Our Daily Bleed...
When history sleeps, it speaks in dreams: on the
forehead of the sleeping people, the poem is a constellation of blood.
When history wakes, image becomes act, the poem happens:
poetry gets into action.
Deserve your dream.
— Octavio Paz
Tormented, visionary Mexican surrealist painter, writer.
Ceylon: FESTIVAL OF BUDDHA'S EYETOOTH. Continues for days. Most processions at night. Painted jeweled elephants, leaping dancers, costumes, drumming, spinning prayer wheels.
Collage by SaintMeister James Koehnline
England: KETTERING FEAST DAY: sadly no longer celebrated; in its day the revels were marked with blindfold wheelbarrow races & much gurning — grinning through a horse collar (the funniest wins).
NATIONAL REFUSE JUNK MAIL DAY.
Mark "REFUSED" on unopened junk mail, & return it to the Post Office (i.e., put it back in your mailbox for return).
699 -- Death of St. Sexburga.
1415 -- Jan Hus burned at the stake.
1476 -- Regiomontanus dies.
1535 -- England: More is Less? Sir Thomas More beheaded by order of Henry VIII.
1535 -- England: Auntie Utopia? Sir Thomas More (author of Utopia) is beheaded for (second day in a row!?) refusing to acknowledge Henry VIII as the supreme authority of the Church.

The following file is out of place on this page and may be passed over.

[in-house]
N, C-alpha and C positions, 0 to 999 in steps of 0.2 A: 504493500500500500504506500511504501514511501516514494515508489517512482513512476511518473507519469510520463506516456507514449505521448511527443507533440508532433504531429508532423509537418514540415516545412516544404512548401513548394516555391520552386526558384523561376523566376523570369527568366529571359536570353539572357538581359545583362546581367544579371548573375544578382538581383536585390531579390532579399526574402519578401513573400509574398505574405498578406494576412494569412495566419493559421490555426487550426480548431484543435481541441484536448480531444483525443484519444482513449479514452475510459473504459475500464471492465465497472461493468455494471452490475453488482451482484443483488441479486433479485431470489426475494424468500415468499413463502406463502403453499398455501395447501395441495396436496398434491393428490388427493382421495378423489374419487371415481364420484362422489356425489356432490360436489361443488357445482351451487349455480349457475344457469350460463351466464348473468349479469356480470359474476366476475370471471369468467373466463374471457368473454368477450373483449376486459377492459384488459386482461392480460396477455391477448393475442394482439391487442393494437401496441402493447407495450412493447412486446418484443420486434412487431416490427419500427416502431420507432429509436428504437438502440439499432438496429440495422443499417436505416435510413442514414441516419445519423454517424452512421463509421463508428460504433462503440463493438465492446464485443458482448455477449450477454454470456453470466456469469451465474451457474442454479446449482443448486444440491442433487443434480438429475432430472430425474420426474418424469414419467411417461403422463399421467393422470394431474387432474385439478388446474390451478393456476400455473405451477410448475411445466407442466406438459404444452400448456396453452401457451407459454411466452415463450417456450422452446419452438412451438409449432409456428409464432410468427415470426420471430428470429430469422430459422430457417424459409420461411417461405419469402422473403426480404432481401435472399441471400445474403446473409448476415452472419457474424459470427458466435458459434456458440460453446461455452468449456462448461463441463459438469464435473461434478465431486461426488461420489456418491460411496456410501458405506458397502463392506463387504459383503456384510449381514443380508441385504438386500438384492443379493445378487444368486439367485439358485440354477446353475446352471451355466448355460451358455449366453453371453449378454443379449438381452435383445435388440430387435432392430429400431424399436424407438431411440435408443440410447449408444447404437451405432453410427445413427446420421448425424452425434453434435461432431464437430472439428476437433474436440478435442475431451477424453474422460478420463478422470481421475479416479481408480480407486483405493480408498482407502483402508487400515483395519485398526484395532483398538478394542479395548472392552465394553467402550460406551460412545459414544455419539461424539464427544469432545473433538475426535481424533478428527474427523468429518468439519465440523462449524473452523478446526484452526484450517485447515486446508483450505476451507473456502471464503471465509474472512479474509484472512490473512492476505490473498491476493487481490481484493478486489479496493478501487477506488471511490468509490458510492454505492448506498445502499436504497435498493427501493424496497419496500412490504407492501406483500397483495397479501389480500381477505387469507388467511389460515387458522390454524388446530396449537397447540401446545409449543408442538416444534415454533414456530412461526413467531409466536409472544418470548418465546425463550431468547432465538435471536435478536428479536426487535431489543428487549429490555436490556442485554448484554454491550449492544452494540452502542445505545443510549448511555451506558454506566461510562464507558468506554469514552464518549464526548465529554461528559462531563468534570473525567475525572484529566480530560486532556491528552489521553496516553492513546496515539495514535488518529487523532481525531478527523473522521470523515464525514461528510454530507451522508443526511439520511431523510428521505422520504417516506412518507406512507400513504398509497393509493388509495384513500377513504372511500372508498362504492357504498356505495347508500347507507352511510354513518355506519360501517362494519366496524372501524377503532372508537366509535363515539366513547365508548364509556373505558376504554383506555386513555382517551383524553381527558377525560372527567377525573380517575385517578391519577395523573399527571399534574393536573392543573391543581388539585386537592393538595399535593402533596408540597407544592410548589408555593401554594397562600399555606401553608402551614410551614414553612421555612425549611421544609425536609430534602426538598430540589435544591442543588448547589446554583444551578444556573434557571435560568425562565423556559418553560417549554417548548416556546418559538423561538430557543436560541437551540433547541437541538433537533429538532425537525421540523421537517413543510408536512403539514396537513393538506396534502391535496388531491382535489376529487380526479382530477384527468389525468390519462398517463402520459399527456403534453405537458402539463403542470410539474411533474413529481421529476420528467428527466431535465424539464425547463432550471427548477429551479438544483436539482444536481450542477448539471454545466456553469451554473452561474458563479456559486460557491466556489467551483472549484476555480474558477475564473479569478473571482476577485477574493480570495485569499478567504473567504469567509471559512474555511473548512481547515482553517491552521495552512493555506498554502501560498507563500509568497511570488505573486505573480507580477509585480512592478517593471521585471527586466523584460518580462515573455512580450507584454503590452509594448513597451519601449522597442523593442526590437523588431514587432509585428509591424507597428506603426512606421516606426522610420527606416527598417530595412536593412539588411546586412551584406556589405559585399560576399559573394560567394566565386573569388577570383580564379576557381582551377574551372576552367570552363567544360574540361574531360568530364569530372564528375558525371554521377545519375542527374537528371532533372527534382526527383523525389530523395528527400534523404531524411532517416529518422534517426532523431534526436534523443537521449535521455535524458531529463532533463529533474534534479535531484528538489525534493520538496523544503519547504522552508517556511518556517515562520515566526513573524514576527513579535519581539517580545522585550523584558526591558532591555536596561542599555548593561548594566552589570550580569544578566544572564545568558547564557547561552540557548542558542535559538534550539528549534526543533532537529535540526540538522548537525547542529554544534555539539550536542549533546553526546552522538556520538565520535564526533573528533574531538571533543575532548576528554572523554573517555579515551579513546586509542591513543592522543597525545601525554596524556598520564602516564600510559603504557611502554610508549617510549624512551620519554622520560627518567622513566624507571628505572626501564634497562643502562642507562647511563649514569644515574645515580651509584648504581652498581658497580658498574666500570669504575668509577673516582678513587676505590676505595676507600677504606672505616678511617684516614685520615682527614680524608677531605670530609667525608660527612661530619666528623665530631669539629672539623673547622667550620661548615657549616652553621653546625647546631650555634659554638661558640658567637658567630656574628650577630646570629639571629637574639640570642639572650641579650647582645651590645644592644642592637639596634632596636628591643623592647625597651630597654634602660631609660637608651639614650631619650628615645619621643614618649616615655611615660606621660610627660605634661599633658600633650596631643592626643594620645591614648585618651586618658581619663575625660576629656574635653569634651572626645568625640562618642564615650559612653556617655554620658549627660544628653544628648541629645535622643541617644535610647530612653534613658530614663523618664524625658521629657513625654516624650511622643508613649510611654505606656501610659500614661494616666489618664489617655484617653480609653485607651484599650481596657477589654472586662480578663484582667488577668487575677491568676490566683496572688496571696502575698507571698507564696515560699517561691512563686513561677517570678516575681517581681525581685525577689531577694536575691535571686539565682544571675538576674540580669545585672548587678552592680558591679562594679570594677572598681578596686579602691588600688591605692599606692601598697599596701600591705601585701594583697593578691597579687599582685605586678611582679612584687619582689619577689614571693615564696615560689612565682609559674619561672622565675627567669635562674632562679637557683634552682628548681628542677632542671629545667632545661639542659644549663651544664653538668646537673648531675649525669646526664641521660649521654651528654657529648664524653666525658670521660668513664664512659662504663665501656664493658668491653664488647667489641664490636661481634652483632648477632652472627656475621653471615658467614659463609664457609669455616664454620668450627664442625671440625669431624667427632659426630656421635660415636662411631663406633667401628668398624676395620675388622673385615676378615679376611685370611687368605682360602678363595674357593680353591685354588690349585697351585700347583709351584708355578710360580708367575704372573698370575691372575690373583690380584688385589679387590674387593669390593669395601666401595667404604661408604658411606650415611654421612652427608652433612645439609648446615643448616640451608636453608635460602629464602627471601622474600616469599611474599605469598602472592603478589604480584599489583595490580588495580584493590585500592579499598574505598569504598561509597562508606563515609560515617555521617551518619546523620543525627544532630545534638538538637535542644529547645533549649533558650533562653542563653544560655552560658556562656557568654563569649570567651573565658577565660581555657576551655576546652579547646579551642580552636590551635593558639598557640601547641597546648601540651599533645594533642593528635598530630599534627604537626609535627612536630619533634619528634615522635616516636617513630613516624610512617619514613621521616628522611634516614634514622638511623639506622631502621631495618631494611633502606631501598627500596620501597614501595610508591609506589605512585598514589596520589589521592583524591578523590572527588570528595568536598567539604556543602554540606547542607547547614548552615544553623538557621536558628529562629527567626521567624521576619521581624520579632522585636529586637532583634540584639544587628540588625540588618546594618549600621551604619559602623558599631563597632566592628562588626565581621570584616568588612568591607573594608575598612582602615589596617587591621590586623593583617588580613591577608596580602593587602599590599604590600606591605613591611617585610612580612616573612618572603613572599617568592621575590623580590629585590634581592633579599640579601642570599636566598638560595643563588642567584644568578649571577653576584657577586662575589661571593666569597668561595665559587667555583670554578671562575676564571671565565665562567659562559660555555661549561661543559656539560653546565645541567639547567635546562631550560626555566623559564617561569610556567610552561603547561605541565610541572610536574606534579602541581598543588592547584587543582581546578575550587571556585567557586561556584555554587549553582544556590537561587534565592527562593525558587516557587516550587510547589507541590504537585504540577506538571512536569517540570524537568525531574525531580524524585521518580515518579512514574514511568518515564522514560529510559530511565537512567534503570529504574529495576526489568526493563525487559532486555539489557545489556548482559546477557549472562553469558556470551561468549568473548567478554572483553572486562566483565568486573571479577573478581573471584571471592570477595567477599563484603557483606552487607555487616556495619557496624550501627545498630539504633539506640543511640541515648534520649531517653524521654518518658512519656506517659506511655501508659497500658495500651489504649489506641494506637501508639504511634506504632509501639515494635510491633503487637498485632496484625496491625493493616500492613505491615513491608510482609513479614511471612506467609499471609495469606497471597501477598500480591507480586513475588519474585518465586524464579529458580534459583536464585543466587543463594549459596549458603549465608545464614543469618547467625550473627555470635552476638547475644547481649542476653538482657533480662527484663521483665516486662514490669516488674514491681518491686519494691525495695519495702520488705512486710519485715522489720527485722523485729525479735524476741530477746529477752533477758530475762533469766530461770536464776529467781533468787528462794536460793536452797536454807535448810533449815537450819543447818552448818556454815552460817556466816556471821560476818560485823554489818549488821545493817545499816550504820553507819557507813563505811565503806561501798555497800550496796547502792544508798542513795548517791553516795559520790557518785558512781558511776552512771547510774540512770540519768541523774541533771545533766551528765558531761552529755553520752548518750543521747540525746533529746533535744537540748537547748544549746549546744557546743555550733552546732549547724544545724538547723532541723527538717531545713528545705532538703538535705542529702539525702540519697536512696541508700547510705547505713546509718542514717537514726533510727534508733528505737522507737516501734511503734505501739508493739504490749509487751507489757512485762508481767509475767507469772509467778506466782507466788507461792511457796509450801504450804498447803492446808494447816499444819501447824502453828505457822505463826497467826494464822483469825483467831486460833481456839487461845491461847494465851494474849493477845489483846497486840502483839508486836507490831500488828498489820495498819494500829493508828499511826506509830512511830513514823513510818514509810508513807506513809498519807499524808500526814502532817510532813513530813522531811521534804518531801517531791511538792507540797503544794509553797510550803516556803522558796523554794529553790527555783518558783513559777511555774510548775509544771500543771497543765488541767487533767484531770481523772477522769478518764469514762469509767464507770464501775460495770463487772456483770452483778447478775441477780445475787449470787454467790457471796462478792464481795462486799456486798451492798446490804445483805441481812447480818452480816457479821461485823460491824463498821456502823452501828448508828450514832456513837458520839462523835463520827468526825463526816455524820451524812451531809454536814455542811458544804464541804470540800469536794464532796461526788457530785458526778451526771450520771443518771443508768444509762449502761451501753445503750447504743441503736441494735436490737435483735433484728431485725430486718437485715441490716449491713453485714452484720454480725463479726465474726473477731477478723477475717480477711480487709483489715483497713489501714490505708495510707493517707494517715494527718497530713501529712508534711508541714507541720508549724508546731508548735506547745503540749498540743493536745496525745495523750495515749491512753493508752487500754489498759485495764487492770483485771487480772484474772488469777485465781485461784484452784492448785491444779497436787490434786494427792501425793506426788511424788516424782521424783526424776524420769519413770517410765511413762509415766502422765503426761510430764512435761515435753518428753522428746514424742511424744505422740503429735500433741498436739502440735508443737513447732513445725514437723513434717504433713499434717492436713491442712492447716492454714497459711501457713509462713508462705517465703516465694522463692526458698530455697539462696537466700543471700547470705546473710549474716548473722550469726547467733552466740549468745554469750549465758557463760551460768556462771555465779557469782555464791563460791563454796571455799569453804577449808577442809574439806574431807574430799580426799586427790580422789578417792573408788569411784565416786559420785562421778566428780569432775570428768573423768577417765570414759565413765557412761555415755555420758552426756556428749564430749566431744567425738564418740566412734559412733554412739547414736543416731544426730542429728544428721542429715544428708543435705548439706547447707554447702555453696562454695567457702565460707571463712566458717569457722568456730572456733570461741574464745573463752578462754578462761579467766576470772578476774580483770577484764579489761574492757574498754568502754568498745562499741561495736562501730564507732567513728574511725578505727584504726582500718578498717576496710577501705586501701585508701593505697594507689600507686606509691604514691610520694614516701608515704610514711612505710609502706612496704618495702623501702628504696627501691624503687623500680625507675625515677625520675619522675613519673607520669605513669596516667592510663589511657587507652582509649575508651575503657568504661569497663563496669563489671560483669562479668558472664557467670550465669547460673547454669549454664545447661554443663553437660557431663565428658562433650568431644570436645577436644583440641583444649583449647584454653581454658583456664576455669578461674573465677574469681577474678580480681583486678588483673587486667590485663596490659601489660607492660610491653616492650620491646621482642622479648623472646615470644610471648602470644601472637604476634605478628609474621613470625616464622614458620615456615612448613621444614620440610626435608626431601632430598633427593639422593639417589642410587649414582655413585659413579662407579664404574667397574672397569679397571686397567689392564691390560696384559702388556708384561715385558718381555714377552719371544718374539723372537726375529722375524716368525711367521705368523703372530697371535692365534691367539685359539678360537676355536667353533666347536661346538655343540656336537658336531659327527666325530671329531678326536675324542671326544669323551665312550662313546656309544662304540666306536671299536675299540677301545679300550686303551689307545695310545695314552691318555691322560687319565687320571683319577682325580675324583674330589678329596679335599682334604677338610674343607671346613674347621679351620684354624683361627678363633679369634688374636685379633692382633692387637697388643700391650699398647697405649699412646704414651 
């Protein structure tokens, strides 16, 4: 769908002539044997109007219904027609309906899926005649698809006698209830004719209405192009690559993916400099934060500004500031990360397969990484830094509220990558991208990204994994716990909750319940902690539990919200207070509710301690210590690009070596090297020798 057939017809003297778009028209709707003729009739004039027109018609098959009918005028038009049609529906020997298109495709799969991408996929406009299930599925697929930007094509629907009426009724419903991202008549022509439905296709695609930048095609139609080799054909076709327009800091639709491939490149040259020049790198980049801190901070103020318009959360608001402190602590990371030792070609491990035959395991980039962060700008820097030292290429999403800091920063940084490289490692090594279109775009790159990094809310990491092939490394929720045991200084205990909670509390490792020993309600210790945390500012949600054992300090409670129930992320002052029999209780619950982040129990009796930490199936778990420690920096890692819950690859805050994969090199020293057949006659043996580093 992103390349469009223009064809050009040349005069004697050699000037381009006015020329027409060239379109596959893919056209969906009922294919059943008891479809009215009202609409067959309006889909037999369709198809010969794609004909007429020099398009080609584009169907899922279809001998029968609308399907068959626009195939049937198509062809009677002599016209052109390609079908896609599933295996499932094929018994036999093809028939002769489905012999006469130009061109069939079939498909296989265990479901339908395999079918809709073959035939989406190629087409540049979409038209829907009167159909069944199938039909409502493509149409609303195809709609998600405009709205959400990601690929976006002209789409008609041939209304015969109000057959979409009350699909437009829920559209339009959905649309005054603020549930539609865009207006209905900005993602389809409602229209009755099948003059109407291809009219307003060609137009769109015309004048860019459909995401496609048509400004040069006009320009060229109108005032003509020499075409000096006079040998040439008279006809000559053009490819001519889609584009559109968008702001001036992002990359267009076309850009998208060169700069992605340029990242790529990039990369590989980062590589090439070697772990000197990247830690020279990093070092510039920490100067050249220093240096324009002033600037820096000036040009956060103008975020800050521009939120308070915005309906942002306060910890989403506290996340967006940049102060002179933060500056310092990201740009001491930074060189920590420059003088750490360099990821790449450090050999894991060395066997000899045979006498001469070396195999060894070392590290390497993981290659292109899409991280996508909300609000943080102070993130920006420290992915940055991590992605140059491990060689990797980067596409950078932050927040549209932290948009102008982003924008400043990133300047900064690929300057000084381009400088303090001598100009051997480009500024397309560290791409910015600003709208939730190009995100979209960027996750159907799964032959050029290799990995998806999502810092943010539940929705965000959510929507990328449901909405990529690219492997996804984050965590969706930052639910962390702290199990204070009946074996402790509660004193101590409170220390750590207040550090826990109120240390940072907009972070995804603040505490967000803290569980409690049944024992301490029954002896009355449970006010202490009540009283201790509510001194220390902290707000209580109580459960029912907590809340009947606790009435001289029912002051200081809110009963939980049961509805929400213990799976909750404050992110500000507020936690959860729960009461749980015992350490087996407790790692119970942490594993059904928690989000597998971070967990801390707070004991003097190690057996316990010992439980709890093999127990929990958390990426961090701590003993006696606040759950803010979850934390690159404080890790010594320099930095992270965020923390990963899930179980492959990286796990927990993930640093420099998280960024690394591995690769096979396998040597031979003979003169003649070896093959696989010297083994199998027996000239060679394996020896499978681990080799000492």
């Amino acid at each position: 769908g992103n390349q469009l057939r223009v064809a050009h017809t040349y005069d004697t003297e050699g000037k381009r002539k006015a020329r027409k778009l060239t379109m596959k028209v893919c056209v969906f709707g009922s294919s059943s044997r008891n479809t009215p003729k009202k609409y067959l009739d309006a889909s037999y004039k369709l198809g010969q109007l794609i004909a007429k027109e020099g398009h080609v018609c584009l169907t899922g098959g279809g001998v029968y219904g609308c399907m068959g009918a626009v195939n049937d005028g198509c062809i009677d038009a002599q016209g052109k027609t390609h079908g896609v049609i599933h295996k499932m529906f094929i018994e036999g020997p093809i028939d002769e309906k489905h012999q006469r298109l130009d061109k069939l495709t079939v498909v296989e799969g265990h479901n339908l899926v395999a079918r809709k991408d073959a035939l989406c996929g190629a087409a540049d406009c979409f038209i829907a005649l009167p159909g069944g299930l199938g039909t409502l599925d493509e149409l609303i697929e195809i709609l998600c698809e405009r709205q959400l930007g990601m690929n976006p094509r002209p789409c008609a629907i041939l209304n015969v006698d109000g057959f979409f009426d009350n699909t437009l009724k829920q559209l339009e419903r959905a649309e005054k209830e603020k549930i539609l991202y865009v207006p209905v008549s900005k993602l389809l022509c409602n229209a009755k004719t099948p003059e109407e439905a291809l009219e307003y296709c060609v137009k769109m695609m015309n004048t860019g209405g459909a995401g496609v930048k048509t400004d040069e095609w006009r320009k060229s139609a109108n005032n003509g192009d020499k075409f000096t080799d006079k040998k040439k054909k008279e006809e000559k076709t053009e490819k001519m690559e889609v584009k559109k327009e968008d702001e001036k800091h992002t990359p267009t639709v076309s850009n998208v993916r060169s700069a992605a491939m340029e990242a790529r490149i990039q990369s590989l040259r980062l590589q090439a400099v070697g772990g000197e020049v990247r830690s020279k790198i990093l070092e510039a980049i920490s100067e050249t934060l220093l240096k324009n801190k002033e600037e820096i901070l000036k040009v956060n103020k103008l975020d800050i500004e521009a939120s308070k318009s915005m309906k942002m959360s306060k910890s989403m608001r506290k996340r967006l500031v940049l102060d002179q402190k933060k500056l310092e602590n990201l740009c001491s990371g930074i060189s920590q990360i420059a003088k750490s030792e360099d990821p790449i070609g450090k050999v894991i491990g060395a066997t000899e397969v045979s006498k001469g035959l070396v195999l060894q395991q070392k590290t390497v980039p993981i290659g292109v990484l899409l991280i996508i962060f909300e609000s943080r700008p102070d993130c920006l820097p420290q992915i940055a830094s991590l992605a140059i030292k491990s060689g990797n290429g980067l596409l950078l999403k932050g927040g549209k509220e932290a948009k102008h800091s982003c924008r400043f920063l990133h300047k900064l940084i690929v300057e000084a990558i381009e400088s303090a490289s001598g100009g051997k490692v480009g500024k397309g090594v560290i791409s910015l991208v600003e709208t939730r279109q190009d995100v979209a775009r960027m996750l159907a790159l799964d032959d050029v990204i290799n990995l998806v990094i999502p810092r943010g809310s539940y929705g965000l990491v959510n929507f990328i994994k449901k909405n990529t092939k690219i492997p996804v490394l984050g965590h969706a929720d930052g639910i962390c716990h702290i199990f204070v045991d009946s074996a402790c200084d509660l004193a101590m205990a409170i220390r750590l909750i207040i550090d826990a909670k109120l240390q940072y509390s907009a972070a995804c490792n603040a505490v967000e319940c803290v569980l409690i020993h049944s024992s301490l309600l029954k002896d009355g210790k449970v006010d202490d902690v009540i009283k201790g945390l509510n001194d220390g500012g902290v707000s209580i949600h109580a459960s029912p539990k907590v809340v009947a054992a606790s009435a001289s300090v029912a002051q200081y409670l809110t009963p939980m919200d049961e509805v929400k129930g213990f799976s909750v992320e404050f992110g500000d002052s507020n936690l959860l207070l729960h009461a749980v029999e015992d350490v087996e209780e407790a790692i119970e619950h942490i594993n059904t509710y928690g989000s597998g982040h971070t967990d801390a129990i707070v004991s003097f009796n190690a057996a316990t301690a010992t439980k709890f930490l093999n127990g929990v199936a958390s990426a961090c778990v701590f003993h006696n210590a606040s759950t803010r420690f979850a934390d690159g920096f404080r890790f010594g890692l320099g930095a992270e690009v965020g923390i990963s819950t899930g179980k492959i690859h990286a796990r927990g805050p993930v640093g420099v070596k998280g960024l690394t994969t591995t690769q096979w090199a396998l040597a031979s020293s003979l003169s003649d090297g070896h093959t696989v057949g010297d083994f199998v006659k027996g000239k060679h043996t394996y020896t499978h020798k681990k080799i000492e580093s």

1699 -- New Old World: Captain William Kidd, a New York businessman turned pirate, captured in Boston & deported back to Vermont (that stateless wonder).
1699 -- New Old World: Besieged for three years, Acoma Pueblo (New Mexico) finally submits to the Spanish, who attempt to change its name to something more Christian & tasteful.
1747 -- John Paul Jones, "I have not yet begun to fight," begins fighting.
1798 -- US: Alien & Sedition Laws makes noncitizens "liable to be apprehended, restrained,... & removed as alien enemies" (3rd Alien Law). Inspires X-Files TV series.
1812 -- England:
Sometime during this month [I don't have exact date — ed.] Illegal Oaths Act, now makes it a capital offense to give oath.
Also, Preservation of the Public Peace Act; until 25 March 1813 gives magistrates power to search for arms & to disperse assemblies without the Riot Act formalities.
1814 -- England:
Sometime during this month [I don't have exact date — ed.] Masters secretly combine to flood work place with disbanded militia in Leics, Notts & Derby, causing the collapse of Henson's Society, which was started in 1813.
Source: [Luddite Chronology]
1829 -- 20-year-old Alfred Tennyson gets a prize for his poem "Timbuctoo" at Cambridge.
1858 -- Godfather of Sole?: The shoe manufacturing machine is patented by Lyman.